Back to Fort Fairfield Journal      WFFJ-TV      Contact Us






Local Amish Community Hosts

Burn & Wound Seminar in Easton


By:  David Deschesne

Fort Fairfield Journal November 17, 2021

   The local Amish community in Fort Fairfield and Easton hosted a Burn & Wound Seminar at J&J Mini Barns in Easton on Wednesday, November 10.

   They invited caregivers, John Troyer and John Borntrager to present the John Keim method of burn treatment during the day-long event.

   John Keim created a burn and wound treatment in the 1970s and perfected it over thirty years.   The treatment consists of a proprietary salve called B & W Ointment containing olive oil, comfrey root, aloe vera gel, bees wax, and myrrh, among other natural compounds.  The salve is applied to simple burdock leaves, which grow in abundance in most places in the U.S., which are then applied to the burn or wound helping to heal the skin faster and better than the artificial chemicals and procedures used by establishment western medicine today.

   Recently, a local Amish man had a severe saw mill accident which mutilated his hand.  He received treatment from Dr. Robert Bassett MD, at Cary Medical Center in Caribou, to reset the bones in his hand and the hospital allowed his family to use the B & W ointment and burdock root combination to dress the wound and speed healing. 

    Dr. Bassett spoke at the seminar and was amazed at the speed and recovery of the wound using the all natural formulation.  “This is a wonderful outcome of a terrible problem and the B & W wound care was an essential part of the healing,” said Dr. Bassett.  “The results were spectacular.  They were dramatic - you could say they were miraculous - they were really not expected.  The healing was so quick, so profound and so healthy.  There was no infection and the skin healed with normal skin.”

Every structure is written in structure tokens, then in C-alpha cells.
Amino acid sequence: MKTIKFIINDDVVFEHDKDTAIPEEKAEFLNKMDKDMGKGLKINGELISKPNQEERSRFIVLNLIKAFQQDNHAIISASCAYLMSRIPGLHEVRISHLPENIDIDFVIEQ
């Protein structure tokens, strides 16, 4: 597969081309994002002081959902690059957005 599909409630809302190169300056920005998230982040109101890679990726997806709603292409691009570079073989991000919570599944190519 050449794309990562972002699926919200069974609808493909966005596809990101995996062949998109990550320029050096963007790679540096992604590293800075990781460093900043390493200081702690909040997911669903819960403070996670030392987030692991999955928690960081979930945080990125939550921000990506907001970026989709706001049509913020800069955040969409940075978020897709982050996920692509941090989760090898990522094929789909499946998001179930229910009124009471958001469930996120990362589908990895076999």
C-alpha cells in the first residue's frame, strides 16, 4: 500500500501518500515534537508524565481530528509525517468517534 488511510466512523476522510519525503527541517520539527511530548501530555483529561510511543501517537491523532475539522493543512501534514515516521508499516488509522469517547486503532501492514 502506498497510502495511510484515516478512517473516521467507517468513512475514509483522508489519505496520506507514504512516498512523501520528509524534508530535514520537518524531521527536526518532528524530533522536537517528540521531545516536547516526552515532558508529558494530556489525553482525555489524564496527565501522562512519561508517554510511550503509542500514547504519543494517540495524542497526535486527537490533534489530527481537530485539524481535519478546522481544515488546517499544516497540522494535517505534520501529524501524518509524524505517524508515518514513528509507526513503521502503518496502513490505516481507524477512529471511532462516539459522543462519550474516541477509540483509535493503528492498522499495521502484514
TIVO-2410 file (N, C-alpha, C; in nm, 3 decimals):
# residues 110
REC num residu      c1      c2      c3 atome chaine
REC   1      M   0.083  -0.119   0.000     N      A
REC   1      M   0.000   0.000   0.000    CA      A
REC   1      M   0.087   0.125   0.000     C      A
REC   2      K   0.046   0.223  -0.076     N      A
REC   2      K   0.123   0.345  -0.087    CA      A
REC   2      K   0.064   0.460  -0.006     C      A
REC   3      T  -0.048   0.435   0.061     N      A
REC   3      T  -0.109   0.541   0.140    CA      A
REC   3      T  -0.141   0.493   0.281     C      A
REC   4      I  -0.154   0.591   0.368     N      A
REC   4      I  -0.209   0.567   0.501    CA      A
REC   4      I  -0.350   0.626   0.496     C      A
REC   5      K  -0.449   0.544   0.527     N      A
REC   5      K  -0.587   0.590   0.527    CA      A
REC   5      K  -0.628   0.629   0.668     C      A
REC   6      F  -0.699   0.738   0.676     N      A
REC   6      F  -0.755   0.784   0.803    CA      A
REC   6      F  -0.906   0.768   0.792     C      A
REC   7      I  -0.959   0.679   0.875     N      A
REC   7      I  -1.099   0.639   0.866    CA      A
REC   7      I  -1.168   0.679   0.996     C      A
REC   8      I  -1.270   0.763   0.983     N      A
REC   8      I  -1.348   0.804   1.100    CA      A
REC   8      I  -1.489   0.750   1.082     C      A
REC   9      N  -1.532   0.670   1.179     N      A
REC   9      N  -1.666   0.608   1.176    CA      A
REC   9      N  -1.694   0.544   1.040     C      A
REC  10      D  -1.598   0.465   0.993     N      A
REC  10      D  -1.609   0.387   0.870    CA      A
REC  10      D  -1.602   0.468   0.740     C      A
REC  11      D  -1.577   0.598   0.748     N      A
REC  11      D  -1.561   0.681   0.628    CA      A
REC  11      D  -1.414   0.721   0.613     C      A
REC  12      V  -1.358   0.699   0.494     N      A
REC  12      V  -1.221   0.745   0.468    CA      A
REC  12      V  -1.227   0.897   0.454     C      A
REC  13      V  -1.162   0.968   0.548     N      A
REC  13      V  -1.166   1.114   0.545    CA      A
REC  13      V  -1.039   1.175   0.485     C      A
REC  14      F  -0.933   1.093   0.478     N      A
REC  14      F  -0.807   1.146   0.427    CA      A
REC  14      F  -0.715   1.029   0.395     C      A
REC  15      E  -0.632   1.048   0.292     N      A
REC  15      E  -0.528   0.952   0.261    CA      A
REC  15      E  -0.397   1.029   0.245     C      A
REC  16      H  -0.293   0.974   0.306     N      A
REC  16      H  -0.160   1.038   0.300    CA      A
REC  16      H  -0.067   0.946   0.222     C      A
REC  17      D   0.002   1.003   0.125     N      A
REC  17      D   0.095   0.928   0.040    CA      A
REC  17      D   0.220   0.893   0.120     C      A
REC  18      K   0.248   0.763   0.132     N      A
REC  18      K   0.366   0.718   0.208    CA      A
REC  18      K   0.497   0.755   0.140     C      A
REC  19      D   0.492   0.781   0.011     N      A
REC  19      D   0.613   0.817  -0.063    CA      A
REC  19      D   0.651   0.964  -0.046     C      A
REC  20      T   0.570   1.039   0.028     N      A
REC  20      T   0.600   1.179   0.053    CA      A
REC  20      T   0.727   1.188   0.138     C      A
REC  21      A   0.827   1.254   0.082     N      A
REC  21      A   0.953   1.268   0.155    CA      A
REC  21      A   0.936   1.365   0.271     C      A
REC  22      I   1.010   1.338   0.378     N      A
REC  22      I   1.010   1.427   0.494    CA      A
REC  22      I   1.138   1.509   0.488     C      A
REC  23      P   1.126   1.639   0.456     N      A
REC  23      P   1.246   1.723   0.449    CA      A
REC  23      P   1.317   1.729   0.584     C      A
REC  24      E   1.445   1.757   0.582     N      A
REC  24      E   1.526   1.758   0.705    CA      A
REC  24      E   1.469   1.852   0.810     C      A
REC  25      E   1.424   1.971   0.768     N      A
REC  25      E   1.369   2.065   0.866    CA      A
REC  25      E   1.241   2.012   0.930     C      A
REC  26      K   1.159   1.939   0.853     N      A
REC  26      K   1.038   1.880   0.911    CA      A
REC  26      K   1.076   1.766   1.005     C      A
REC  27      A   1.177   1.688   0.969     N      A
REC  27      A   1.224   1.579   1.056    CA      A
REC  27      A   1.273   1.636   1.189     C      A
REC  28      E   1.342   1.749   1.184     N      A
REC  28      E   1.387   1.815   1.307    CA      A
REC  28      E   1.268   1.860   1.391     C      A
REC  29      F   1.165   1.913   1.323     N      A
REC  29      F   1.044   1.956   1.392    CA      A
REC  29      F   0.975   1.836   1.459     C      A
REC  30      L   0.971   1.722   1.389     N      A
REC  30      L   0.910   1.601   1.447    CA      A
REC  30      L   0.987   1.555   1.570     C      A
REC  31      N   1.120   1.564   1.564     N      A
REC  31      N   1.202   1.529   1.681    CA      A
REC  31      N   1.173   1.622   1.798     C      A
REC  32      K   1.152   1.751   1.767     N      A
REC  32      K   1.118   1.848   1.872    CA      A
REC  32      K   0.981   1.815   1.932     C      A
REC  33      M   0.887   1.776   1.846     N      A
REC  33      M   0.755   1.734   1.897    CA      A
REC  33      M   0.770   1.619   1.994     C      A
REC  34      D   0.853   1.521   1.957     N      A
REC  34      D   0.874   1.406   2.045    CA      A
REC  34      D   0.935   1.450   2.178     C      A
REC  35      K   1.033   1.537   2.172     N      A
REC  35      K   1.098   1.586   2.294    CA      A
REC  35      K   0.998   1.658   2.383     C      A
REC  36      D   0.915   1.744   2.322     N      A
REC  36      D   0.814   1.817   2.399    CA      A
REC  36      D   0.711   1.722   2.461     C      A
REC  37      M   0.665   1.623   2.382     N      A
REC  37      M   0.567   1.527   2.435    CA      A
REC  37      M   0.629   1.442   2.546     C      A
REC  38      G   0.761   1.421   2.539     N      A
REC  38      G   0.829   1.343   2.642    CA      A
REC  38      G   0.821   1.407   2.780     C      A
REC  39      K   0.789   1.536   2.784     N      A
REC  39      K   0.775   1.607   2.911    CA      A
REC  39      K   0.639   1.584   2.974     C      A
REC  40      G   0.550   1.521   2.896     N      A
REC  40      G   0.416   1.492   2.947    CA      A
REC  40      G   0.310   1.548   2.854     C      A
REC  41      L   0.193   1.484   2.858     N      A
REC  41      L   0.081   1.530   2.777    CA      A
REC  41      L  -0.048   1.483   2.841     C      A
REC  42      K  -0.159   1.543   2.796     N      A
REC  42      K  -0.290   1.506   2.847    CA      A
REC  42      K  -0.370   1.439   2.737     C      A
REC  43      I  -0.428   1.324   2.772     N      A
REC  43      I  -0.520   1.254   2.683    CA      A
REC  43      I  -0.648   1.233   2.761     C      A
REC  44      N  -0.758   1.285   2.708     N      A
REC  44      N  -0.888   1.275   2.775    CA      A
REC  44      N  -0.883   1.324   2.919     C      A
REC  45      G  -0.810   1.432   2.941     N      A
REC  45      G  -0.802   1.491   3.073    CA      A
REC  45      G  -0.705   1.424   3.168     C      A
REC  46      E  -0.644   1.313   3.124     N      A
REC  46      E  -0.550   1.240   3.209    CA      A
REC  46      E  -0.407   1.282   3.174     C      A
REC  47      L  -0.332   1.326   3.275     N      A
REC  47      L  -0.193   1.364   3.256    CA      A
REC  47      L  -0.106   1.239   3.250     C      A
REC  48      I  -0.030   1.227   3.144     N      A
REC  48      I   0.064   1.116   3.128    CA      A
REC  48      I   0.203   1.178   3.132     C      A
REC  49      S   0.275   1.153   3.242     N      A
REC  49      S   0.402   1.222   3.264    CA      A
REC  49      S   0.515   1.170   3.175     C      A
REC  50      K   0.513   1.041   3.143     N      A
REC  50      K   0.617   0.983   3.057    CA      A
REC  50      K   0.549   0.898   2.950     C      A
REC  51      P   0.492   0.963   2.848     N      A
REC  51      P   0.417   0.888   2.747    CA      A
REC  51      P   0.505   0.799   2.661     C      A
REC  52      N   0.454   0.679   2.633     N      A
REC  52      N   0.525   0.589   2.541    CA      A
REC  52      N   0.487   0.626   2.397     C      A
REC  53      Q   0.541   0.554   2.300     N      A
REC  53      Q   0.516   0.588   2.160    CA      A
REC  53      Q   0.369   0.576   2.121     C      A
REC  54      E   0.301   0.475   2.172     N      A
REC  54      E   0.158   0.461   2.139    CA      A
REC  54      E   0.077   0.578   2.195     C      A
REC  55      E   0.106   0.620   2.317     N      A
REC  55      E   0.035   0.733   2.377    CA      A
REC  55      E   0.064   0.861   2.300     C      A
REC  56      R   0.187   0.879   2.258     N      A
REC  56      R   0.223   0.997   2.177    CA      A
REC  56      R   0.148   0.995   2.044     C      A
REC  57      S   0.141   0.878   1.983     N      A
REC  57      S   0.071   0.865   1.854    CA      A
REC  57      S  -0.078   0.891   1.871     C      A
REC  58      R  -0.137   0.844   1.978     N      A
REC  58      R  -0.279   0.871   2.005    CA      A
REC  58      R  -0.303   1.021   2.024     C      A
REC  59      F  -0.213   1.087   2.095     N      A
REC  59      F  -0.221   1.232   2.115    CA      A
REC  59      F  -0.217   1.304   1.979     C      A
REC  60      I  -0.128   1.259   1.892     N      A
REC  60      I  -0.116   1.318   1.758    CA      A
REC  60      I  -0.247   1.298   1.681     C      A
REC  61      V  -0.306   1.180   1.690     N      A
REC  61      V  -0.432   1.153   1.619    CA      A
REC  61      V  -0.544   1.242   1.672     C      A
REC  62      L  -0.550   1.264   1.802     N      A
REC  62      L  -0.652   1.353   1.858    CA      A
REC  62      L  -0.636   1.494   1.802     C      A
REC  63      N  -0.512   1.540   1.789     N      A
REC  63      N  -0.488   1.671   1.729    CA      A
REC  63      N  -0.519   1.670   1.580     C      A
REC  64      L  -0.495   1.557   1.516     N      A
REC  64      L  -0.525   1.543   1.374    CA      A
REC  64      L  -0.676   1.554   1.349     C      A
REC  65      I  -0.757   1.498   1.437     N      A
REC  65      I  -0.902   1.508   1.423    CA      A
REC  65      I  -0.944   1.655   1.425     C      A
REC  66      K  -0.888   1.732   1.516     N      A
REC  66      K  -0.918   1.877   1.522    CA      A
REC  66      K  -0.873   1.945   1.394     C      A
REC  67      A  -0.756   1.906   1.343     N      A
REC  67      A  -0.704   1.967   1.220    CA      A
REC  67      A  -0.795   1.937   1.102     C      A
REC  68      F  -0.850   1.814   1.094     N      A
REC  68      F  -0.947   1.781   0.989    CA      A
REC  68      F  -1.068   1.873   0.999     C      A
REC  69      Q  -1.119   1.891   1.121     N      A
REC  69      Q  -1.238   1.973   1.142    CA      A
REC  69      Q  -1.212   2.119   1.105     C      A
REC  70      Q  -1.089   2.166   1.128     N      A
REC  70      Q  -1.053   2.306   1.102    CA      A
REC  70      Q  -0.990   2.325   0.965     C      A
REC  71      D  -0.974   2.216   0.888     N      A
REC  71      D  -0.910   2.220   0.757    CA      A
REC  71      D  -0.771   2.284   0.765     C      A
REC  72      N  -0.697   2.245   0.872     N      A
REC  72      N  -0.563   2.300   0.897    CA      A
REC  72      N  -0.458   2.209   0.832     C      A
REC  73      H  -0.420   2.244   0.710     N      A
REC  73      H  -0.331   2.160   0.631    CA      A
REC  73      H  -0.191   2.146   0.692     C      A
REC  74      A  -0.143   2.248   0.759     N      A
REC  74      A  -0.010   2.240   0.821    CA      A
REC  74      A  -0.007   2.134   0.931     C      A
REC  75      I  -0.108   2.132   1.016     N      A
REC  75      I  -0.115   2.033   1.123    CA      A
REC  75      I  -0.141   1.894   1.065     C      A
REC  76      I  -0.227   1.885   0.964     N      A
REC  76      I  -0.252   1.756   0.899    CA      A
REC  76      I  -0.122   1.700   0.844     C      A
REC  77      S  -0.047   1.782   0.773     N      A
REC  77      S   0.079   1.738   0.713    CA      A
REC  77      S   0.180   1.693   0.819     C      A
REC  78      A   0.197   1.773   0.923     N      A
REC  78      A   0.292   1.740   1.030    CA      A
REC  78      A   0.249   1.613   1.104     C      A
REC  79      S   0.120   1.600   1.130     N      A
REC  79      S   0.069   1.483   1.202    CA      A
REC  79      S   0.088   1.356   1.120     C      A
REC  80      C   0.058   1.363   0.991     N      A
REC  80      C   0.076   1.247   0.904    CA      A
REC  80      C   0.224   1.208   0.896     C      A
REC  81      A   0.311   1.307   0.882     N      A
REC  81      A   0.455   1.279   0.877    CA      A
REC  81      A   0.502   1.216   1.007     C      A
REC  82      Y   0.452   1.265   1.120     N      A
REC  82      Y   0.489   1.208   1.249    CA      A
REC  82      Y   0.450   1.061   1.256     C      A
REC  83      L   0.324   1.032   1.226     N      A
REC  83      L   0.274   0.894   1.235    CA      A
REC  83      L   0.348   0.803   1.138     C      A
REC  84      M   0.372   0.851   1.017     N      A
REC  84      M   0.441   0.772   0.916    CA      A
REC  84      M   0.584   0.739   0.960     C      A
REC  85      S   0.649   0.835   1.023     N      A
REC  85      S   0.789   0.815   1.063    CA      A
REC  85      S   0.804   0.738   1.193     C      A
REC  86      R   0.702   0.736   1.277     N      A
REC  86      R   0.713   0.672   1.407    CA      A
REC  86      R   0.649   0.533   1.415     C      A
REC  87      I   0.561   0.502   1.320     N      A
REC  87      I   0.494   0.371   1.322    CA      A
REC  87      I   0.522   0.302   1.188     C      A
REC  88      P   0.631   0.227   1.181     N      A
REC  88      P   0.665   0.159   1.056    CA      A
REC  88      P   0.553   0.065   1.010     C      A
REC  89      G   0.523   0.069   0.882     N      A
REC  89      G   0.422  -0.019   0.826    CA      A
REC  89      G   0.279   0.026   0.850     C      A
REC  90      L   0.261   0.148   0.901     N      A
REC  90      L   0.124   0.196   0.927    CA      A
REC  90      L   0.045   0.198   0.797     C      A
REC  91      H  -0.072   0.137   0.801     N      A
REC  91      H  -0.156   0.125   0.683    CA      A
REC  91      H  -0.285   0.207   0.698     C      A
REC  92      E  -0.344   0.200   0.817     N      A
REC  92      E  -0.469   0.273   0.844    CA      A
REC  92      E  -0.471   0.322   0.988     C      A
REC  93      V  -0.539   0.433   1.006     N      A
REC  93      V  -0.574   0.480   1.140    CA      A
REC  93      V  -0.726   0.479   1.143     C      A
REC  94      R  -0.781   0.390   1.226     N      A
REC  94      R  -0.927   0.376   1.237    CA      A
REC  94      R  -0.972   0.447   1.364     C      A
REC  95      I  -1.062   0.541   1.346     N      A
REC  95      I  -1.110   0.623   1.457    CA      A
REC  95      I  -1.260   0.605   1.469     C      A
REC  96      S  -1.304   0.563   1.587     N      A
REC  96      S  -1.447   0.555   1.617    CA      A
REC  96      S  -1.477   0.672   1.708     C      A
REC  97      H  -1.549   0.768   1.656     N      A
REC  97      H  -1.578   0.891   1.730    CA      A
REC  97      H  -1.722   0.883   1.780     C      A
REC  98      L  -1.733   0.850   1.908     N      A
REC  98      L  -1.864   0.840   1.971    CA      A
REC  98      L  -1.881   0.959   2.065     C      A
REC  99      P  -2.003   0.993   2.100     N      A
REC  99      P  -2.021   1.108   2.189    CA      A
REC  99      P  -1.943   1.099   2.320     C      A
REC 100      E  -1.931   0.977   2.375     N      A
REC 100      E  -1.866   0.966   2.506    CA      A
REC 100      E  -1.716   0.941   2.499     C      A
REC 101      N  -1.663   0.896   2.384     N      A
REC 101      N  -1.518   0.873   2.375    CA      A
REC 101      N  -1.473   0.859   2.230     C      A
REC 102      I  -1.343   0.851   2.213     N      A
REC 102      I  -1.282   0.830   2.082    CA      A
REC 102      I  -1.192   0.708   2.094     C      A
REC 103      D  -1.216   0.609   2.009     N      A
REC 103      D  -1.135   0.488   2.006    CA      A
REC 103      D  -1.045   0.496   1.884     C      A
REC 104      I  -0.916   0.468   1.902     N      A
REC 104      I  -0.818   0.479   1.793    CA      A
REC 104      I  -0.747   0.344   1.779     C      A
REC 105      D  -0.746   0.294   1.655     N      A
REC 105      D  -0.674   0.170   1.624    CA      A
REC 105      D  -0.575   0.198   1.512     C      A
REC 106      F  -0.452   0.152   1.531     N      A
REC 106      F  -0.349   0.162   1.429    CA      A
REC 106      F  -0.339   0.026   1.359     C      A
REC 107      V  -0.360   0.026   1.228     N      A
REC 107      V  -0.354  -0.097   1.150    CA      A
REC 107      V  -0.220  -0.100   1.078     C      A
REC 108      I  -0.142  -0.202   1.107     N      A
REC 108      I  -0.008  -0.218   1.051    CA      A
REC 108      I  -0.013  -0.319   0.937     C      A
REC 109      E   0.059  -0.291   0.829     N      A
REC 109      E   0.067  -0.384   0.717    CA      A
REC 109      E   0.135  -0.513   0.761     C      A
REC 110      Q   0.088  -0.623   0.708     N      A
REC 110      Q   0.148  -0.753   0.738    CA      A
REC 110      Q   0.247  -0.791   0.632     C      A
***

One of the primary ingredients in the B & W ointment is Comfrey root.  Comfrey, also known by our ancestors as “knit bone” contains phytochemicals which skin and bone cells use in the healing process to speed growth and recovery.  The ointment also contains myrrh, which is a powerful antiseptic and disinfectant which has been used for thousands of years—even back to the days of the Old Testament—as an effective antibiotic treatment. Pharmaceutical companies have chosen not to use these ingredients in their products because they cannot patent them and make obscene profits as they are derived from plants that are essentially weeds that grow abundantly in many places of the world.   The same goes for burdock leaf, which grows for free pretty much everywhere.

   According to Phyllis and James Balch’s book, Prescription for Nutritional Healing (2009 Avery books), burdock has been found to have powerful antioxidant properties and has antibacterial and antifungal properties.  Burdock has been used successfully to treat blood poisoning and restoring liver and gall bladder function.  Burdock may also help prevent cancer by helping to control cell mutation.  Again, western medicine doesn’t promote burdock use because there is no money in it since it is a weed that grows in great abundance.